Good Wine and Good Conversation

This has been a great weekend at La Sapiniere, north of Montreal.  I’m a tag-along to my husband’s psychoanalytic study group, which translates to enjoying time on my own and having lovely meals with well-chosen wine.  It’s always interesting to see how people respond when I tell them I am a weaver.  Some people consider weaving anachronistic, but interesting. Sometimes people have deep and personal ties to weaving.

The mother of my friend Dominque, a psychoanalyst from Quebec, was a weaver in her home village of Sant’Agata in Calabria. Dominique remembers that she was the one who was called on to set up looms for other village weavers. He still has linens and blankets she wove in Italy, before emigrating to Quebec when Dominique was ten.   In her new life she worked hard as a seamstress and in factories, and raised two successful sons. She died two years ago, but her memory remains close to her family.  Her weaving too- Dominque keeps a thick rug made with rags in his car, ready for picnics.

In the Italy of Dominiques’s childhood everyone understood the creation of textiles; they saw it happen in their homes and in shops.  In the next village, “Rose The Crazy One” was a carder of wool.  in the warm climate of Southern Italy so much of life took place on the streets. Dominique and his friends would watch as Rose sat, clad in black, pulling woolen fleece between the metal-tined cards, straightening, scraping.  “She scared us,” Dominique said.  Rose stared vacantly into space as she combed, combed.  Sometimes she beat her chest and exclaimed. Perhaps only a psychoanalyst would examine his childhood feelings so deeply.  He said that it was frightening.  The dangerous-looking metal tines pulled against one another, evoking worry and fear of castration in the small boys.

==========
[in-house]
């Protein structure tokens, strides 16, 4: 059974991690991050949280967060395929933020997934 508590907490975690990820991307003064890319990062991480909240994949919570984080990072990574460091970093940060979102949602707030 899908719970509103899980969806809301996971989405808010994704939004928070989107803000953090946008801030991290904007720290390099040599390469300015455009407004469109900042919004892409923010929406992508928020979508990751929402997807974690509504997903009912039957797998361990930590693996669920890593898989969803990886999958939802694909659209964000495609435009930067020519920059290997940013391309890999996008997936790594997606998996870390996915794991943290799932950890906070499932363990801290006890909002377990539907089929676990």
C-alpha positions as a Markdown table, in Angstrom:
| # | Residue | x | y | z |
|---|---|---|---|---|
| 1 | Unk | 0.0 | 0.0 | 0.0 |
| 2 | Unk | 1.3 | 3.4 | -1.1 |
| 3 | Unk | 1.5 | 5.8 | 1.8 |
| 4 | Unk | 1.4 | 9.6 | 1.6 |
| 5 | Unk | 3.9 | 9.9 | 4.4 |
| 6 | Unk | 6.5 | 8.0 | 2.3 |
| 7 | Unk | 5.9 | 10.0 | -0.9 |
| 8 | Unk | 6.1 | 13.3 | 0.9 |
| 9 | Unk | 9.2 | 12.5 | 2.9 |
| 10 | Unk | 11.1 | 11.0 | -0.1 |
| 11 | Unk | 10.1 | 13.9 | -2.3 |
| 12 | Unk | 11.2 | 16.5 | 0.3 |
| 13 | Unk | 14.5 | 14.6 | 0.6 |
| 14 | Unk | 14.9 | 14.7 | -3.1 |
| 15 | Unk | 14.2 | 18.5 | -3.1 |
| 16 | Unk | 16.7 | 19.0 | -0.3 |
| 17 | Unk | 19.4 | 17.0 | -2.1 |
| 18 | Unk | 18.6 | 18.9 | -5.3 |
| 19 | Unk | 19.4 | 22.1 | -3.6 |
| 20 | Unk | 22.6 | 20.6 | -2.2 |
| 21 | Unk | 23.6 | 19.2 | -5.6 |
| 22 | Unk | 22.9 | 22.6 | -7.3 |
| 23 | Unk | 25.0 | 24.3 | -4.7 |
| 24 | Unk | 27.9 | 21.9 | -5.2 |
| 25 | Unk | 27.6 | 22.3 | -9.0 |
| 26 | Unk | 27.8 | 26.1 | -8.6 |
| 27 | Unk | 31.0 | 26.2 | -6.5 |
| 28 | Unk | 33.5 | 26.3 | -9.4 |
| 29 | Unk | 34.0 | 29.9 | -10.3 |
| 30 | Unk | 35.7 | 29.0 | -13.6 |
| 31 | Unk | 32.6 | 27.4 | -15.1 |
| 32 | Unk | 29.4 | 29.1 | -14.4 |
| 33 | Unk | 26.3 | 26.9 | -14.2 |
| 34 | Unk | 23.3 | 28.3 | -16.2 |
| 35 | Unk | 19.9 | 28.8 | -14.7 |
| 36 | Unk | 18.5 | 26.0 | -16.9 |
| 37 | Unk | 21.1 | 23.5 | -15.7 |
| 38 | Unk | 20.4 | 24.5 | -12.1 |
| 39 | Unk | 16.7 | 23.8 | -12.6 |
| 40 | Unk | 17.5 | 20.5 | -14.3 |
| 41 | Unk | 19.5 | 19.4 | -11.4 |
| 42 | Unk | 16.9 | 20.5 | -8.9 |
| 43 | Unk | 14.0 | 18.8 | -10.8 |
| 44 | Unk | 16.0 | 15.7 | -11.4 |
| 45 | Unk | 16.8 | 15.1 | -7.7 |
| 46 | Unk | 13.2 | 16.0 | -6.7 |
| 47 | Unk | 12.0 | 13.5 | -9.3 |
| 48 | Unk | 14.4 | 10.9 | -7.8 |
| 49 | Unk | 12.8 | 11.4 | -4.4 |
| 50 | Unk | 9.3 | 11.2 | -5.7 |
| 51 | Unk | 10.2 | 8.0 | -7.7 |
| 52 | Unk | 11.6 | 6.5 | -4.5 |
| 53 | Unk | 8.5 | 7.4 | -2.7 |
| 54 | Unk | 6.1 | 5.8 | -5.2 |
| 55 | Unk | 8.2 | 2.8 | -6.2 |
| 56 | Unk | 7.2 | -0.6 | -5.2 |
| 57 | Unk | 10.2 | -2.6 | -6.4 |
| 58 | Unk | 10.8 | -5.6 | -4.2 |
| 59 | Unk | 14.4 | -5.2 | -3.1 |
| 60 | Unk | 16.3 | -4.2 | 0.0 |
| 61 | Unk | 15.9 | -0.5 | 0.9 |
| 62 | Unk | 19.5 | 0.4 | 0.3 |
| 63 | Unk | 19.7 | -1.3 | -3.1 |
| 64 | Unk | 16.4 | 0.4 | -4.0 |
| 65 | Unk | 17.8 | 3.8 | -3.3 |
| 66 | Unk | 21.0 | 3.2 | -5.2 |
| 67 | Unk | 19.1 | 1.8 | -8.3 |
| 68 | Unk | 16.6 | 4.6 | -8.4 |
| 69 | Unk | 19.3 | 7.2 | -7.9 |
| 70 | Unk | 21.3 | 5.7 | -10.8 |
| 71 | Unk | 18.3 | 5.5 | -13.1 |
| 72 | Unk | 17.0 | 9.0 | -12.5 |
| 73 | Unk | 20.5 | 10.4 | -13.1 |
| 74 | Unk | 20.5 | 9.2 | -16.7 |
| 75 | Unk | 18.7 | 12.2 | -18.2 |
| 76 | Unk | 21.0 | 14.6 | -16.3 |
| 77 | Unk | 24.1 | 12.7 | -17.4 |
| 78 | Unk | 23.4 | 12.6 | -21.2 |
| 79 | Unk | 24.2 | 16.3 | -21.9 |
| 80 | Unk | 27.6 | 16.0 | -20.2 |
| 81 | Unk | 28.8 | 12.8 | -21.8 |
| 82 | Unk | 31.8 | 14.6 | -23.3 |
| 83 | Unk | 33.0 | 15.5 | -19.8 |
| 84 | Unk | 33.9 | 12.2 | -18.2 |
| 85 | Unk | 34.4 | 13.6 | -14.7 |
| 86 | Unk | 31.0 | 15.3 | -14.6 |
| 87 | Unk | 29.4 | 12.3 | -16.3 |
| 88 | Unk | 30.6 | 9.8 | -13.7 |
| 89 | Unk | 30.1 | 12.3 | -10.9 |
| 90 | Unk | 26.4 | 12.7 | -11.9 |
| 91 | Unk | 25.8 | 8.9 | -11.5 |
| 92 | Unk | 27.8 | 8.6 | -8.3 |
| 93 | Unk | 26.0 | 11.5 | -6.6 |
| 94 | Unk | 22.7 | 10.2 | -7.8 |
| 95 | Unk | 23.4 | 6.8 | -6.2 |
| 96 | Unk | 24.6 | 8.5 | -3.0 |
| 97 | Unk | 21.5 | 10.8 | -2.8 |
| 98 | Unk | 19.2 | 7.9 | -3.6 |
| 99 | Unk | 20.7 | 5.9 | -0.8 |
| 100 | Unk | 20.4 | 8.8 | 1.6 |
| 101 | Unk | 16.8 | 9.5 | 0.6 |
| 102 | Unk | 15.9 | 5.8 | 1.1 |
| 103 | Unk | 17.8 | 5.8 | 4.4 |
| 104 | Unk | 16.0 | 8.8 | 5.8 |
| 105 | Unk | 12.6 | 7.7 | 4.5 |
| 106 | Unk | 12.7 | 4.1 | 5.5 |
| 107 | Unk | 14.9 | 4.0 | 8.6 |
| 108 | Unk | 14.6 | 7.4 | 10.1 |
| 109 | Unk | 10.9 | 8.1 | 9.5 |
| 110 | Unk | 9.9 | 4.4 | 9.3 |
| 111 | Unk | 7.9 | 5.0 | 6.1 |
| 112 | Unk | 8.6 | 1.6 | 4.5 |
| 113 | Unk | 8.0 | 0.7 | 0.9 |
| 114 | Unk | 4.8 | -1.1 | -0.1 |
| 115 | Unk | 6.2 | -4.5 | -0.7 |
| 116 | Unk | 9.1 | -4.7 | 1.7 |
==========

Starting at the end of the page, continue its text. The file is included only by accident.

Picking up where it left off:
The discussion turned to mythological Penelope, who wove a shroud by day and each night unravelled her work.  The unravelling has a link to analysis, of stopping to unravel and examine what has gone before in your life.

We haven’t left, and I already look forward to returning next year.  I wonder if King Olav of Norway had such a great time when he was here; he stayed in the same room.